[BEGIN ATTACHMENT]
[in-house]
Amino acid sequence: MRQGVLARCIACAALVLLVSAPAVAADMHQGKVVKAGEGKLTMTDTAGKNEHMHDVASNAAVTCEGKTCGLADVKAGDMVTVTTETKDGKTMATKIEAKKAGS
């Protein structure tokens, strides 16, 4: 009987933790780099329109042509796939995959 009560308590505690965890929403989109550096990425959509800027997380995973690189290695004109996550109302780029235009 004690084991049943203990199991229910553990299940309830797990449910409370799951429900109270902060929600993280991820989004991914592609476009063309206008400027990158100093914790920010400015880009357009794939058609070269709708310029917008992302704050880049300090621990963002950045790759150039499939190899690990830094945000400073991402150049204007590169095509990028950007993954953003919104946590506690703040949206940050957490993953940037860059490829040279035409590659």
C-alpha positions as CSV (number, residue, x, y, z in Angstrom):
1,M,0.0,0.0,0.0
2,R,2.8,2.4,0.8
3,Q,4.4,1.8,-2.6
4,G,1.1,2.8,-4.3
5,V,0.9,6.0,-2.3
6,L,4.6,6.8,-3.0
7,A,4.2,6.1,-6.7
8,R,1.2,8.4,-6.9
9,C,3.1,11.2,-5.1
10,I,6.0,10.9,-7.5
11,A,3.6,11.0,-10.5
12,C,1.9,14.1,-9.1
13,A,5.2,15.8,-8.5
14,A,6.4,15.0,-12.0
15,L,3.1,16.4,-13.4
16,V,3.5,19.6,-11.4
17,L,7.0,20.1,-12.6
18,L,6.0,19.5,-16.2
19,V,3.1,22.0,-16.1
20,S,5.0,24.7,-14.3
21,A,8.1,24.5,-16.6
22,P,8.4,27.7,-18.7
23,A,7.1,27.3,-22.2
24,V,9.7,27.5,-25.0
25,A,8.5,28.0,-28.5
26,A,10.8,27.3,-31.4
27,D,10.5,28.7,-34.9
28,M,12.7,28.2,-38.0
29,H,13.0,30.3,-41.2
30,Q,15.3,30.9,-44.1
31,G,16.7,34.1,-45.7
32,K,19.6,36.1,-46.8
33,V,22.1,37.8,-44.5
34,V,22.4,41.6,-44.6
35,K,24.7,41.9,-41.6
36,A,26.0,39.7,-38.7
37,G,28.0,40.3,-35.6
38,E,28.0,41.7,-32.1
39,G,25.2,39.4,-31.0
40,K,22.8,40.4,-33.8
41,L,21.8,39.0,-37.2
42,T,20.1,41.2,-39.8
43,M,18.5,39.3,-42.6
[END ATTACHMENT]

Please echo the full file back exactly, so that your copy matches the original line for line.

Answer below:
[in-house]
Amino acid sequence: MRQGVLARCIACAALVLLVSAPAVAADMHQGKVVKAGEGKLTMTDTAGKNEHMHDVASNAAVTCEGKTCGLADVKAGDMVTVTTETKDGKTMATKIEAKKAGS
């Protein structure tokens, strides 16, 4: 009987933790780099329109042509796939995959 009560308590505690965890929403989109550096990425959509800027997380995973690189290695004109996550109302780029235009 004690084991049943203990199991229910553990299940309830797990449910409370799951429900109270902060929600993280991820989004991914592609476009063309206008400027990158100093914790920010400015880009357009794939058609070269709708310029917008992302704050880049300090621990963002950045790759150039499939190899690990830094945000400073991402150049204007590169095509990028950007993954953003919104946590506690703040949206940050957490993953940037860059490829040279035409590659």
C-alpha positions as CSV (number, residue, x, y, z in Angstrom):
1,M,0.0,0.0,0.0
2,R,2.8,2.4,0.8
3,Q,4.4,1.8,-2.6
4,G,1.1,2.8,-4.3
5,V,0.9,6.0,-2.3
6,L,4.6,6.8,-3.0
7,A,4.2,6.1,-6.7
8,R,1.2,8.4,-6.9
9,C,3.1,11.2,-5.1
10,I,6.0,10.9,-7.5
11,A,3.6,11.0,-10.5
12,C,1.9,14.1,-9.1
13,A,5.2,15.8,-8.5
14,A,6.4,15.0,-12.0
15,L,3.1,16.4,-13.4
16,V,3.5,19.6,-11.4
17,L,7.0,20.1,-12.6
18,L,6.0,19.5,-16.2
19,V,3.1,22.0,-16.1
20,S,5.0,24.7,-14.3
21,A,8.1,24.5,-16.6
22,P,8.4,27.7,-18.7
23,A,7.1,27.3,-22.2
24,V,9.7,27.5,-25.0
25,A,8.5,28.0,-28.5
26,A,10.8,27.3,-31.4
27,D,10.5,28.7,-34.9
28,M,12.7,28.2,-38.0
29,H,13.0,30.3,-41.2
30,Q,15.3,30.9,-44.1
31,G,16.7,34.1,-45.7
32,K,19.6,36.1,-46.8
33,V,22.1,37.8,-44.5
34,V,22.4,41.6,-44.6
35,K,24.7,41.9,-41.6
36,A,26.0,39.7,-38.7
37,G,28.0,40.3,-35.6
38,E,28.0,41.7,-32.1
39,G,25.2,39.4,-31.0
40,K,22.8,40.4,-33.8
41,L,21.8,39.0,-37.2
42,T,20.1,41.2,-39.8
43,M,18.5,39.3,-42.6